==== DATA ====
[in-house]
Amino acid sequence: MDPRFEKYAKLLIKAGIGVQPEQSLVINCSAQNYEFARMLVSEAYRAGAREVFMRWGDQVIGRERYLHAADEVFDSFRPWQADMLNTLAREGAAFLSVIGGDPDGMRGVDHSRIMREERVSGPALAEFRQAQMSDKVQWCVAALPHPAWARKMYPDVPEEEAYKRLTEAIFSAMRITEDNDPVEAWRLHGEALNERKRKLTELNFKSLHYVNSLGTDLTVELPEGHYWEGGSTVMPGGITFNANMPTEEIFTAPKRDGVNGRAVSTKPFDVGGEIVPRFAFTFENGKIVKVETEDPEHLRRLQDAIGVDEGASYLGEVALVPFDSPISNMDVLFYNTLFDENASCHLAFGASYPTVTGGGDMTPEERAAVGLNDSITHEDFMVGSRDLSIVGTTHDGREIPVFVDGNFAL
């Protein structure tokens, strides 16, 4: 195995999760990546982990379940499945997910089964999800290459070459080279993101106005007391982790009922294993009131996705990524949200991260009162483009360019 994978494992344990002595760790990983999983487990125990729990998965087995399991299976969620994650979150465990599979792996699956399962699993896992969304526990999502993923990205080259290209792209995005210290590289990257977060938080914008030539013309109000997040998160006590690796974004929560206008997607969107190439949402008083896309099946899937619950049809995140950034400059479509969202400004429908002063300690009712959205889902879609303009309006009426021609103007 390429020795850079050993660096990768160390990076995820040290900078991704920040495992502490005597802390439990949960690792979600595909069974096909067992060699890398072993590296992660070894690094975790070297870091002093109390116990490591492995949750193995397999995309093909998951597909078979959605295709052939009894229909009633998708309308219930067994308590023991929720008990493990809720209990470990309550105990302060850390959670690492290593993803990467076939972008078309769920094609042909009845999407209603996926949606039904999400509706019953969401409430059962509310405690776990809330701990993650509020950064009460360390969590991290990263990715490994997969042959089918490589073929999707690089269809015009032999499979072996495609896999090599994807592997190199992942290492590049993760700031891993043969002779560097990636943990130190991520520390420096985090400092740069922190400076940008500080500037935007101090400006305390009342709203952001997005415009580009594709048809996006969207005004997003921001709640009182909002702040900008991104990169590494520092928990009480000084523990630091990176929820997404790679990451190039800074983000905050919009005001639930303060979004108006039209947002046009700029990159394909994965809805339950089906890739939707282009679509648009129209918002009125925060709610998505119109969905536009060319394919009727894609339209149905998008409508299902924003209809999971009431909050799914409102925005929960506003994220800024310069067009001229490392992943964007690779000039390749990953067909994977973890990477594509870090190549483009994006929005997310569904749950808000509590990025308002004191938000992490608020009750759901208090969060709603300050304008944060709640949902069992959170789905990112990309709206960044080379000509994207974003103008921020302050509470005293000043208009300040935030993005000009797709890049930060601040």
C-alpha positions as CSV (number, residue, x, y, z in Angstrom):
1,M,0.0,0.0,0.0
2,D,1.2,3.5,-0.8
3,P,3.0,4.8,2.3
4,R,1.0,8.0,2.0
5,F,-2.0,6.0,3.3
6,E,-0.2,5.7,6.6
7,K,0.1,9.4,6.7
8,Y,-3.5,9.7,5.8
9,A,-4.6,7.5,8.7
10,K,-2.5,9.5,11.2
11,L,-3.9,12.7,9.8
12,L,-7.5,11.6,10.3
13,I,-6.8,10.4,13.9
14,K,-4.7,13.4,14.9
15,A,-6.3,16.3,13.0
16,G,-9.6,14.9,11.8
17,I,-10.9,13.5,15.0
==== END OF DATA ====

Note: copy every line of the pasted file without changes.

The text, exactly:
[in-house]
Amino acid sequence: MDPRFEKYAKLLIKAGIGVQPEQSLVINCSAQNYEFARMLVSEAYRAGAREVFMRWGDQVIGRERYLHAADEVFDSFRPWQADMLNTLAREGAAFLSVIGGDPDGMRGVDHSRIMREERVSGPALAEFRQAQMSDKVQWCVAALPHPAWARKMYPDVPEEEAYKRLTEAIFSAMRITEDNDPVEAWRLHGEALNERKRKLTELNFKSLHYVNSLGTDLTVELPEGHYWEGGSTVMPGGITFNANMPTEEIFTAPKRDGVNGRAVSTKPFDVGGEIVPRFAFTFENGKIVKVETEDPEHLRRLQDAIGVDEGASYLGEVALVPFDSPISNMDVLFYNTLFDENASCHLAFGASYPTVTGGGDMTPEERAAVGLNDSITHEDFMVGSRDLSIVGTTHDGREIPVFVDGNFAL
């Protein structure tokens, strides 16, 4: 195995999760990546982990379940499945997910089964999800290459070459080279993101106005007391982790009922294993009131996705990524949200991260009162483009360019 994978494992344990002595760790990983999983487990125990729990998965087995399991299976969620994650979150465990599979792996699956399962699993896992969304526990999502993923990205080259290209792209995005210290590289990257977060938080914008030539013309109000997040998160006590690796974004929560206008997607969107190439949402008083896309099946899937619950049809995140950034400059479509969202400004429908002063300690009712959205889902879609303009309006009426021609103007 390429020795850079050993660096990768160390990076995820040290900078991704920040495992502490005597802390439990949960690792979600595909069974096909067992060699890398072993590296992660070894690094975790070297870091002093109390116990490591492995949750193995397999995309093909998951597909078979959605295709052939009894229909009633998708309308219930067994308590023991929720008990493990809720209990470990309550105990302060850390959670690492290593993803990467076939972008078309769920094609042909009845999407209603996926949606039904999400509706019953969401409430059962509310405690776990809330701990993650509020950064009460360390969590991290990263990715490994997969042959089918490589073929999707690089269809015009032999499979072996495609896999090599994807592997190199992942290492590049993760700031891993043969002779560097990636943990130190991520520390420096985090400092740069922190400076940008500080500037935007101090400006305390009342709203952001997005415009580009594709048809996006969207005004997003921001709640009182909002702040900008991104990169590494520092928990009480000084523990630091990176929820997404790679990451190039800074983000905050919009005001639930303060979004108006039209947002046009700029990159394909994965809805339950089906890739939707282009679509648009129209918002009125925060709610998505119109969905536009060319394919009727894609339209149905998008409508299902924003209809999971009431909050799914409102925005929960506003994220800024310069067009001229490392992943964007690779000039390749990953067909994977973890990477594509870090190549483009994006929005997310569904749950808000509590990025308002004191938000992490608020009750759901208090969060709603300050304008944060709640949902069992959170789905990112990309709206960044080379000509994207974003103008921020302050509470005293000043208009300040935030993005000009797709890049930060601040």
C-alpha positions as CSV (number, residue, x, y, z in Angstrom):
1,M,0.0,0.0,0.0
2,D,1.2,3.5,-0.8
3,P,3.0,4.8,2.3
4,R,1.0,8.0,2.0
5,F,-2.0,6.0,3.3
6,E,-0.2,5.7,6.6
7,K,0.1,9.4,6.7
8,Y,-3.5,9.7,5.8
9,A,-4.6,7.5,8.7
10,K,-2.5,9.5,11.2
11,L,-3.9,12.7,9.8
12,L,-7.5,11.6,10.3
13,I,-6.8,10.4,13.9
14,K,-4.7,13.4,14.9
15,A,-6.3,16.3,13.0
16,G,-9.6,14.9,11.8
17,I,-10.9,13.5,15.0